'Hundreds of tonnes' of cyanide at China blasts site: Military

China has defended the firefighters who first hosed water onto the blaze in a warehouse storing volatile chemicals, which foreign experts said could have contributed to the two huge blasts that ripped through Tianjin.

TIANJIN, China - Hundreds of tonnes of highly poisonous cyanide were being stored at the warehouse devastated by two giant explosions in the Chinese port of Tianjin which killed 112, a senior military officer said Sunday.

The comments by Shi Luze, chief of the general staff of the Beijing military region, were the first official confirmation of the presence of the chemical at the hazardous goods storage facility at the centre of the blast.

The disaster has raised fears of toxic contamination and residents and victims' families hit out at authorities for what they said was an information blackout, as China suspended or shut down dozens of websites for spreading "rumours".

Nearly 100 people remain missing, including 85 firefighters, though officials cautioned that some of them could be among the 88 unidentified corpses so far found.

More than 700 people have also been hospitalised as a result of Wednesday's blasts - which triggered a huge fireball and a blaze that emergency workers have struggled to put out since then, with fresh explosions on Saturday.

Shi, who is a general, told a news conference that cyanide had been identified at two locations in the blast zone. "The volume was about several hundreds of tonnes according to preliminary estimates," he said.

A military team of 217 chemical and nuclear experts was deployed early on, and earlier Chinese reports said 700 tonnes of sodium cyanide were at the site.

Officials have called in experts from producers of the material - exposure to which the US Centres for Disease Control says can be "rapidly fatal" - to help handle it, and the neutralising agent hydrogen peroxide has been used.

Authorities have repeatedly sought to reassure the public, insisting that despite the presence of some pollutants at levels above normal standards, the air in Tianjin remains safe to breathe.

Chinese Premier Li Keqiang arrived in Tianjin on Sunday afternoon to direct rescue efforts, a move often made after major disasters in the country, official media reported.

Pictures showed the Communist Party number two within a kilometre (mile) of the blast site, dressed in an ordinary white shirt and not wearing a mask.

But the official Xinhua news agency reported late Saturday that cyanide density in waste water had been 10.9 times standard on the day following the explosions. It has since fallen but was still more than twice the normal limit.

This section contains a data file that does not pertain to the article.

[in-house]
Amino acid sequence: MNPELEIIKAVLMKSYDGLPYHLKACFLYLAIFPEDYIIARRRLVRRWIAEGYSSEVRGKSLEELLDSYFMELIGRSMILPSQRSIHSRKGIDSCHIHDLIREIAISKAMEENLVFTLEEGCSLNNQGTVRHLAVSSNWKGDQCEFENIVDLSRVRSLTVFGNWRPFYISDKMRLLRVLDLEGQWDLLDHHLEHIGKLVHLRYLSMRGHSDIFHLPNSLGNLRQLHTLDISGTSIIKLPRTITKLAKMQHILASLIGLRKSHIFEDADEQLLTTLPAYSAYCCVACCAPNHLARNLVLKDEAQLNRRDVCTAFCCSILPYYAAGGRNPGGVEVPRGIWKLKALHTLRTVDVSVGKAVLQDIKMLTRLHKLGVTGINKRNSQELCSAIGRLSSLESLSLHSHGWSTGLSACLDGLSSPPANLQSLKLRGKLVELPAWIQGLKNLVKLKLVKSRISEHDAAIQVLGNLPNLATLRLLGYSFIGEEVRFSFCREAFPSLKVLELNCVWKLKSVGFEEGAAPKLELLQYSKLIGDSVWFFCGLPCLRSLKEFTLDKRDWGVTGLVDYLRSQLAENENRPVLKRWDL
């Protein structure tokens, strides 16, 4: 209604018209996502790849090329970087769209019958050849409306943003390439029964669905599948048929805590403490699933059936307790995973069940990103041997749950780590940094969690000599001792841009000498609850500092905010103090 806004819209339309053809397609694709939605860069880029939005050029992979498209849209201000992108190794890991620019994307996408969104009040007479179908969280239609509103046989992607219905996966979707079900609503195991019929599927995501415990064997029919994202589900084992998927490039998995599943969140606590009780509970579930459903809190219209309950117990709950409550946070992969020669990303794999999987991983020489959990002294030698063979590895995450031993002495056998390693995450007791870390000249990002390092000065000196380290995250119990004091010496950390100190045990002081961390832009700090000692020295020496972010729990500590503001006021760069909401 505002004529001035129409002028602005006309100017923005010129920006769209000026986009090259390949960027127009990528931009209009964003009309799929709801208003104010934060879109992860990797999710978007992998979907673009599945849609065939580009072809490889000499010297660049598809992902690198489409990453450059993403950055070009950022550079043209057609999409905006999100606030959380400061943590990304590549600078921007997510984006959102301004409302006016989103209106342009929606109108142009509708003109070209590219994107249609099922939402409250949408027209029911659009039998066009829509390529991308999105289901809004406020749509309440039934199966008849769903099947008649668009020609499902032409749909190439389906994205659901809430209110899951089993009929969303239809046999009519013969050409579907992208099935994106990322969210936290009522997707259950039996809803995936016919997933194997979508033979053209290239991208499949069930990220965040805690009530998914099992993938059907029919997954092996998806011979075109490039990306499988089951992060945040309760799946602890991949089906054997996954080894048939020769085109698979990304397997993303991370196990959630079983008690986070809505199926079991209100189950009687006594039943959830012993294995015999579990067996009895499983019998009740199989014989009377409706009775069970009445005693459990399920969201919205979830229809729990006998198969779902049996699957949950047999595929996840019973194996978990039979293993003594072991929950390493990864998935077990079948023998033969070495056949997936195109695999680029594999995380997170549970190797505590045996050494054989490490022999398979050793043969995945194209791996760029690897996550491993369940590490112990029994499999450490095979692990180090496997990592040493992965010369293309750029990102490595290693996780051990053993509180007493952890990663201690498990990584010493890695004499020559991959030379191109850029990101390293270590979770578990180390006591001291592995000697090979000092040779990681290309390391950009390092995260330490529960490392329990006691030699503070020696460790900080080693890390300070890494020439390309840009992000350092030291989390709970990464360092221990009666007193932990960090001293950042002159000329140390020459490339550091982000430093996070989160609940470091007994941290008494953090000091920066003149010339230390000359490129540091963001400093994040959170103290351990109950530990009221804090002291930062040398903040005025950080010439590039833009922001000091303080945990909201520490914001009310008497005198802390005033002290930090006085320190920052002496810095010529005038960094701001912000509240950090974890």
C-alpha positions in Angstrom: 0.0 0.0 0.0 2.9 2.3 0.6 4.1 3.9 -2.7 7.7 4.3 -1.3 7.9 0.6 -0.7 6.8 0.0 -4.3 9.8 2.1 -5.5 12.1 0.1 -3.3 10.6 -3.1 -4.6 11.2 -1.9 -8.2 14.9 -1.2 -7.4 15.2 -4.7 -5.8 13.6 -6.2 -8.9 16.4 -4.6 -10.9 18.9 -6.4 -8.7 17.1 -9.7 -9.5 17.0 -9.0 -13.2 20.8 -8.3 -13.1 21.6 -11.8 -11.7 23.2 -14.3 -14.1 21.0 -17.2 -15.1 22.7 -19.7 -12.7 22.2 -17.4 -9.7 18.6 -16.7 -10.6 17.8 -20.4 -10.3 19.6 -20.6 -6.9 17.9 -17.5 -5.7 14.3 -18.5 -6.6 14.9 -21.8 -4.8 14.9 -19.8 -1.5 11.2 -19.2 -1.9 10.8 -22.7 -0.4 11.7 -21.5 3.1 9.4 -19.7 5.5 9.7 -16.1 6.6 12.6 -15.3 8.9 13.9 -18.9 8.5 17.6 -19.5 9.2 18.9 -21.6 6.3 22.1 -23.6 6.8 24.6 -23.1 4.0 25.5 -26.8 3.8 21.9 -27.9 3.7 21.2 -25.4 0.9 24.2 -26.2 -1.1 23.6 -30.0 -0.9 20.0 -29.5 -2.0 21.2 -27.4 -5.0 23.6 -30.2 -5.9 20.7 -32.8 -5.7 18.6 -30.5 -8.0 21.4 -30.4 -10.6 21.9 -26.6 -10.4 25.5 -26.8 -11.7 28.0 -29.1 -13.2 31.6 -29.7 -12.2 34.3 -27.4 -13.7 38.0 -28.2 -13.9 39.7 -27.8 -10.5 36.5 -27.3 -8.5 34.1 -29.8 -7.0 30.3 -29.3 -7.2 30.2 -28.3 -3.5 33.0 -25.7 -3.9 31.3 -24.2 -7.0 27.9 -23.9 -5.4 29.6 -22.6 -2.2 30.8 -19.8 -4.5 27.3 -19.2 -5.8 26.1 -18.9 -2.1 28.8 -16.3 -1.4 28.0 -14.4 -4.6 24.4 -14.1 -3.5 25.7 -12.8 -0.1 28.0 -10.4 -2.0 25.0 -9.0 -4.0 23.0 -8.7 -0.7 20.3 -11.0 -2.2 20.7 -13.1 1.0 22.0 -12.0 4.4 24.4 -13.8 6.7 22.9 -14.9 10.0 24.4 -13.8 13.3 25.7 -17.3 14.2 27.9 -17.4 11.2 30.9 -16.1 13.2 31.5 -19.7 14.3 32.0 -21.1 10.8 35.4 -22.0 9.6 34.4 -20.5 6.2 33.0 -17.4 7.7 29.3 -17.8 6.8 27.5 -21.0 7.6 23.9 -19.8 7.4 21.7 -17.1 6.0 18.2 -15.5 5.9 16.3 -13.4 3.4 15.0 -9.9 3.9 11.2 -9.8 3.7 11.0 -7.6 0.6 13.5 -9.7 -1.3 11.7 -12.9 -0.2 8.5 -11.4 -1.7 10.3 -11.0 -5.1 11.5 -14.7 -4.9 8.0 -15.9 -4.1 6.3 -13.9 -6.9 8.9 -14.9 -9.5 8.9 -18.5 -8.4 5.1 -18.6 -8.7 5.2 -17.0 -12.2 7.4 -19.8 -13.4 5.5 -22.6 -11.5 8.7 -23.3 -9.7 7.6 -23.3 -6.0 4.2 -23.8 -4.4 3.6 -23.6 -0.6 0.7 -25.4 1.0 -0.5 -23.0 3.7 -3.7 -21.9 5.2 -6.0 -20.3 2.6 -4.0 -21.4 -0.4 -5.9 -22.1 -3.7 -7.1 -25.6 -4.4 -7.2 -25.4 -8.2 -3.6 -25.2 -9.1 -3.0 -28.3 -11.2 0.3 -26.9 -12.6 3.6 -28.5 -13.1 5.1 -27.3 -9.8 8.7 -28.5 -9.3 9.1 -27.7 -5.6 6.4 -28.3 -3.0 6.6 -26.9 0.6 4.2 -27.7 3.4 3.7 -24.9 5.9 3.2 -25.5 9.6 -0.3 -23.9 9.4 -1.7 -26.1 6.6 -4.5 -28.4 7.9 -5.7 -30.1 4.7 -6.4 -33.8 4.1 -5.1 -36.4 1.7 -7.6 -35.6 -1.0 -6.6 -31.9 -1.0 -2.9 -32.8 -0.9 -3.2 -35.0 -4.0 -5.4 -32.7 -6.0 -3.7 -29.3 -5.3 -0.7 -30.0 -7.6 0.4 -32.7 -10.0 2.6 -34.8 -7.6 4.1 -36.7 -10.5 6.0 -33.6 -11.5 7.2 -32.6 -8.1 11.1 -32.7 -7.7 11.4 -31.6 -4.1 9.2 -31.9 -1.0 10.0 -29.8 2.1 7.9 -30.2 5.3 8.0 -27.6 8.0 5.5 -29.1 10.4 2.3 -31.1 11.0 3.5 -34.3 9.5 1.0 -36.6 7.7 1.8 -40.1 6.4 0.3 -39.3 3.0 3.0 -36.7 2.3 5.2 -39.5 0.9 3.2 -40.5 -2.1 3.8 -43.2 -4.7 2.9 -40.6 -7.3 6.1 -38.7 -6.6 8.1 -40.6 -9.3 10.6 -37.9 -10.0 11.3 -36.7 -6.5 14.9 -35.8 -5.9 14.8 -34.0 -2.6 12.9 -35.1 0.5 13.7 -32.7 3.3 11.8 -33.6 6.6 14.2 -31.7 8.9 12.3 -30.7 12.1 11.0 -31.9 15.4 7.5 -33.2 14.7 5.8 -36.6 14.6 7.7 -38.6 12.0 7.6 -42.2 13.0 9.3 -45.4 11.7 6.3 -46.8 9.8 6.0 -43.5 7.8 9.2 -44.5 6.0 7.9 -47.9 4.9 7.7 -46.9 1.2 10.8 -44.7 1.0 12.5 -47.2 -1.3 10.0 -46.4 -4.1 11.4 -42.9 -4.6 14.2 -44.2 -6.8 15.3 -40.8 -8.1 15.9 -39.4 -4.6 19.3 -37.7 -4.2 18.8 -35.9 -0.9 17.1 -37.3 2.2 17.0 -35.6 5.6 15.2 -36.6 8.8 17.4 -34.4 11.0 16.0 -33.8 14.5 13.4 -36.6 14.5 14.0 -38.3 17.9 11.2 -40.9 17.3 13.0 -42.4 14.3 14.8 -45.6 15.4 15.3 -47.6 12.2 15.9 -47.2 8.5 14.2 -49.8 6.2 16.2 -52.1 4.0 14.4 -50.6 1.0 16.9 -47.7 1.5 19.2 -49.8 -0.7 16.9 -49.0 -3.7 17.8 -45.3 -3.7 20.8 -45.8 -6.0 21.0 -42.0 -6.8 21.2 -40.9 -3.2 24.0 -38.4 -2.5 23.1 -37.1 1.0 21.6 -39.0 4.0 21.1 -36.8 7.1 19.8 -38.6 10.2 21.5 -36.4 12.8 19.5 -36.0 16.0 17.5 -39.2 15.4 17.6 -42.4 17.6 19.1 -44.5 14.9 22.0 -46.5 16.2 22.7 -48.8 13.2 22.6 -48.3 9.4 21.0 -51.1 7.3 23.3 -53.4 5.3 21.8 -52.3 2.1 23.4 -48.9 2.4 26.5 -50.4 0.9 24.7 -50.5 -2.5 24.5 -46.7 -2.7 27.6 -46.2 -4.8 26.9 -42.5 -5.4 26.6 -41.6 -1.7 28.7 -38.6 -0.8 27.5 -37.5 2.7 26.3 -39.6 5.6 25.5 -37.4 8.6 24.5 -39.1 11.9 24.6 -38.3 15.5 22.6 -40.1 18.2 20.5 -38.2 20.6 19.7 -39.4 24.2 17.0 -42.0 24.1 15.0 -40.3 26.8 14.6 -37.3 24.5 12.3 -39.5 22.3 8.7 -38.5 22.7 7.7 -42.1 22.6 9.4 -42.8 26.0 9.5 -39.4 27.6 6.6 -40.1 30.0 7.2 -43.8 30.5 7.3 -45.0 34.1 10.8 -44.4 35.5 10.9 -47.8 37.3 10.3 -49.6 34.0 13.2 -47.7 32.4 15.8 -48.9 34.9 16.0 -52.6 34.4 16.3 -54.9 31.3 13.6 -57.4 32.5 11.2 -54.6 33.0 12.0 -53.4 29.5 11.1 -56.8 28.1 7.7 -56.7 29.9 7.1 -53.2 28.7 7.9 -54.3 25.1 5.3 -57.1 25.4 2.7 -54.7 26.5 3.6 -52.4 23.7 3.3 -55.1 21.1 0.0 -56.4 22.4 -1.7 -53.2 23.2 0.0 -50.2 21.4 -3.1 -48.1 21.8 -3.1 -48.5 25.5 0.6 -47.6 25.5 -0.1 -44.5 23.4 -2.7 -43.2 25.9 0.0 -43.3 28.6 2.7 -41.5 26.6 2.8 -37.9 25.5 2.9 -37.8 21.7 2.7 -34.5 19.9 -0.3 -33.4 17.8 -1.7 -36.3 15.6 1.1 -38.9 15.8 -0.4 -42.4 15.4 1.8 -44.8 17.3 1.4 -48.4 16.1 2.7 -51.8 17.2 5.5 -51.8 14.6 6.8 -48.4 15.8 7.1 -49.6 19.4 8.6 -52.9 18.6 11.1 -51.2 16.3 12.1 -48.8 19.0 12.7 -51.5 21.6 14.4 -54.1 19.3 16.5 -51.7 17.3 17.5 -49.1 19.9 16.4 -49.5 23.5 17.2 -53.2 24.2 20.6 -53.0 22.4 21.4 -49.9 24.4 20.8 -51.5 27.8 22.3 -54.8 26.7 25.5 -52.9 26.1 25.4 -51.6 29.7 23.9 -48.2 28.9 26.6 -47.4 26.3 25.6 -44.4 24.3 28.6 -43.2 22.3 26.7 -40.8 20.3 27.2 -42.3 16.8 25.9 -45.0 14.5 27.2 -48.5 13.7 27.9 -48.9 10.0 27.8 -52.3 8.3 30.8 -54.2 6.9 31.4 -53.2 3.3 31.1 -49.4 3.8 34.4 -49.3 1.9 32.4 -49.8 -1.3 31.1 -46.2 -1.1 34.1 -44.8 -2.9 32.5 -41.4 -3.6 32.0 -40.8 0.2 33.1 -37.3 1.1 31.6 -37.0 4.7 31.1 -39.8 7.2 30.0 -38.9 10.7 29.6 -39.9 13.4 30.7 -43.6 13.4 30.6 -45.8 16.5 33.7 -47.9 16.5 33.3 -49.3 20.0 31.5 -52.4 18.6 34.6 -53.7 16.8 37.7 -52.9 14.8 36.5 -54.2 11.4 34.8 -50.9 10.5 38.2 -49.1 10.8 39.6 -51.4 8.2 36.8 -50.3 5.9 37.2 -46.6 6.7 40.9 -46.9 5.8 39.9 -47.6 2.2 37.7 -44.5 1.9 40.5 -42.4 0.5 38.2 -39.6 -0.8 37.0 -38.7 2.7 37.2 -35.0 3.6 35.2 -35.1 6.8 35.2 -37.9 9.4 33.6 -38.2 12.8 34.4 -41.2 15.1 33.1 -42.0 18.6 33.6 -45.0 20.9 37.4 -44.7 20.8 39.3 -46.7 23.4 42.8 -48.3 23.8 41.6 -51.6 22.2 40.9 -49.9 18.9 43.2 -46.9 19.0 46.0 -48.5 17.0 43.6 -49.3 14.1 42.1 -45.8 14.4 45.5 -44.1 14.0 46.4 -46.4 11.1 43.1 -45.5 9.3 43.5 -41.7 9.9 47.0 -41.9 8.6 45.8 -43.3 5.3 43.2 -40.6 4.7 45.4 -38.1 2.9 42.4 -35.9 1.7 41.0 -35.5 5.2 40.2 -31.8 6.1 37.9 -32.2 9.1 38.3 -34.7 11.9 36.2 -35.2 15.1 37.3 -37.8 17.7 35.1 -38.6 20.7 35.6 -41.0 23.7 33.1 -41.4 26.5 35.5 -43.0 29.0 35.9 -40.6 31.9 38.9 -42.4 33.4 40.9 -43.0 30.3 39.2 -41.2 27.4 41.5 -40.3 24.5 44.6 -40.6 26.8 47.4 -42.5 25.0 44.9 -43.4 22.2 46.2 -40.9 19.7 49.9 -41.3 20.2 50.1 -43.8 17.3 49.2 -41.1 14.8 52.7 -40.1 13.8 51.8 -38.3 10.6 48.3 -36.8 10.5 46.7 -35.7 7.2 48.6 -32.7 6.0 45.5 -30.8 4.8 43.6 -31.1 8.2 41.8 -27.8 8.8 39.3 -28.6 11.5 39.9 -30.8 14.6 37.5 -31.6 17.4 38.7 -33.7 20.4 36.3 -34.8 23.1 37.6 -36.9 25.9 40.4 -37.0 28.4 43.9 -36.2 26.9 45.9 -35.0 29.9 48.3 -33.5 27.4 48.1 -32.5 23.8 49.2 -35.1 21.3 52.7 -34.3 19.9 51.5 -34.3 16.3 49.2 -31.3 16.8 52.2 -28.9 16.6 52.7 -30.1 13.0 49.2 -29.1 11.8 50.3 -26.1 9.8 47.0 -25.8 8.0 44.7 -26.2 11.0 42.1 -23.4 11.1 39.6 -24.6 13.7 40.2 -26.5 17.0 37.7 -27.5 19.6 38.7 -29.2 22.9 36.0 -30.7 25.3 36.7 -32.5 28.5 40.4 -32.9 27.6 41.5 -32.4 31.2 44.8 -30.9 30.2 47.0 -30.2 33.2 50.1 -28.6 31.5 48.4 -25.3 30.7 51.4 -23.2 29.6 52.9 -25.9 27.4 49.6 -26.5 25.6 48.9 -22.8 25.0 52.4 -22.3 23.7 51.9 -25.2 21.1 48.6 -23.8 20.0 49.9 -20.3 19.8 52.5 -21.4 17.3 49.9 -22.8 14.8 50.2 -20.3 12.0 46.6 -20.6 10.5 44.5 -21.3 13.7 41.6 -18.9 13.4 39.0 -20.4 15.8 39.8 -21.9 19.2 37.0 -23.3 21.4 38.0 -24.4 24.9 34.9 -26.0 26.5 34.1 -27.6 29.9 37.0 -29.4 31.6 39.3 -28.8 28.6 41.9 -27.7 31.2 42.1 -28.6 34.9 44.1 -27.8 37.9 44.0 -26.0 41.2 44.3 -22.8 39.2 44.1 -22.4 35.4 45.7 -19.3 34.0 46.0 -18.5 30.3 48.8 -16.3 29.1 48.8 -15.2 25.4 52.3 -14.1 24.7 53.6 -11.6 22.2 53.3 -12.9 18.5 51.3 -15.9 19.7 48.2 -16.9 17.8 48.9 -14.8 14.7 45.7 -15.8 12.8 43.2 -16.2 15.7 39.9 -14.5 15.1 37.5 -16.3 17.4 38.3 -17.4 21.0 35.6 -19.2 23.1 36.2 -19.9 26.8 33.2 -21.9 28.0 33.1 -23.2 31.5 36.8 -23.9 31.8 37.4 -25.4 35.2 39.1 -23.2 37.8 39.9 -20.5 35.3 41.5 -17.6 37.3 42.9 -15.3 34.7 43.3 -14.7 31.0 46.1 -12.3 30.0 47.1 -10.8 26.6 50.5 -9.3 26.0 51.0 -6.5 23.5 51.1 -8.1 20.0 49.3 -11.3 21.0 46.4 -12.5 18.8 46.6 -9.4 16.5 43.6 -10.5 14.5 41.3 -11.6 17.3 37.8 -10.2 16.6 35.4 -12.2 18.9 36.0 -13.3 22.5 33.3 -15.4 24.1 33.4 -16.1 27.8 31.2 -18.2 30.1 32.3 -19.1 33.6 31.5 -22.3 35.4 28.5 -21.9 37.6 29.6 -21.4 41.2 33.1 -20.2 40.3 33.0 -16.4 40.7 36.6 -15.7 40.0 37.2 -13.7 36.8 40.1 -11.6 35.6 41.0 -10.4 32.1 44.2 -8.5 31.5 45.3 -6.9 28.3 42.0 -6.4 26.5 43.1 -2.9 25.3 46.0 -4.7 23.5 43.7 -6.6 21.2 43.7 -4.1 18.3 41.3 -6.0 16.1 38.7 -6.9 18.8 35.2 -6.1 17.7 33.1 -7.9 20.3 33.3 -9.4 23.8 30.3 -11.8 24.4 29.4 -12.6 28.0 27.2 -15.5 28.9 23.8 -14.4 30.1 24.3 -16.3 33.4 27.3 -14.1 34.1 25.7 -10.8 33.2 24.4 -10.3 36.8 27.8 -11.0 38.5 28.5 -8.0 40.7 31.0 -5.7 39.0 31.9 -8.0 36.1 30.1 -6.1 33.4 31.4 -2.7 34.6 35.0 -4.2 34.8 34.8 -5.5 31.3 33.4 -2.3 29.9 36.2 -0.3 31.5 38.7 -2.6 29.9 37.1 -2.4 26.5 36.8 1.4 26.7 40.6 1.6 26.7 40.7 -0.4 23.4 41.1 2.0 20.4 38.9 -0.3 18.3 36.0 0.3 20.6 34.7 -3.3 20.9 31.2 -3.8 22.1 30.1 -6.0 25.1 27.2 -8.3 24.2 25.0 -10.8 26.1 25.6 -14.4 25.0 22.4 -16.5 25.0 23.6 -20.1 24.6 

Testing water 

Environmental campaign group Greenpeace said Sunday it had tested surface water for cyanide at four locations in the city and had not detected high levels of the chemical.

"These results show that local water supplies are not currently severely contaminated with cyanide," it said, but reiterated its call for comprehensive tests on the air and water and for publication of the results.

On Saturday a 3km radius from the site of the blasts was evacuated, state-run media reported. Officials said later the reports were inaccurate, but vehicles were turned back at barriers.

On Sunday AFP saw young men, carrying personal belongings, leave FAW Toyota apartments and board a bus waiting to take them to alternative accommodation. Police in masks could be seen at one checkpoint.

Steve Ra, an American who was evacuated by his employer to another area of Tianjin, said he was worried about the potential health effects of the blast.

"The main concern is just the air," Ra told AFP. "I'm waiting to go back to get my normal life back. But I don't know what I'll be breathing so that's the biggest concern." Tianjin residents, relatives of the victims and online commentators have slammed local authorities for a lack of transparency, and at one point tried to storm a news conference on Saturday.

'No truth!' 

On Sunday, sobbing men confronted security at the hotel where officials have been briefing journalists, with one shouting "Police, I will kill someone!" in what appeared to be a desperate bid to draw attention before being comforted by a policeman.

Another lashed out at reporters attempting to photograph him, saying: "Don't take my photo, it is useless. The news has no truth!" Outside, residents of a building damaged by the blasts held a protest.

The government has moved to limit criticism of the handling of the aftermath, with a total of 50 websites shut down or suspended for "creating panic by publishing unverified information or letting users spread groundless rumours", according to the Cyberspace Administration of China.

Critical posts on social media have also been blocked, and more than 360 social media accounts have been punished.

One poster on microblogging platform Sina Weibo wrote: "Why is it 'rumours' are flying everywhere every time there is a disaster? Are they really rumours?

"The government is lying... You have lied to the people too much and made yourself untrustworthy." Another poster added: "No freedom of speech. Words are blocked in various ways."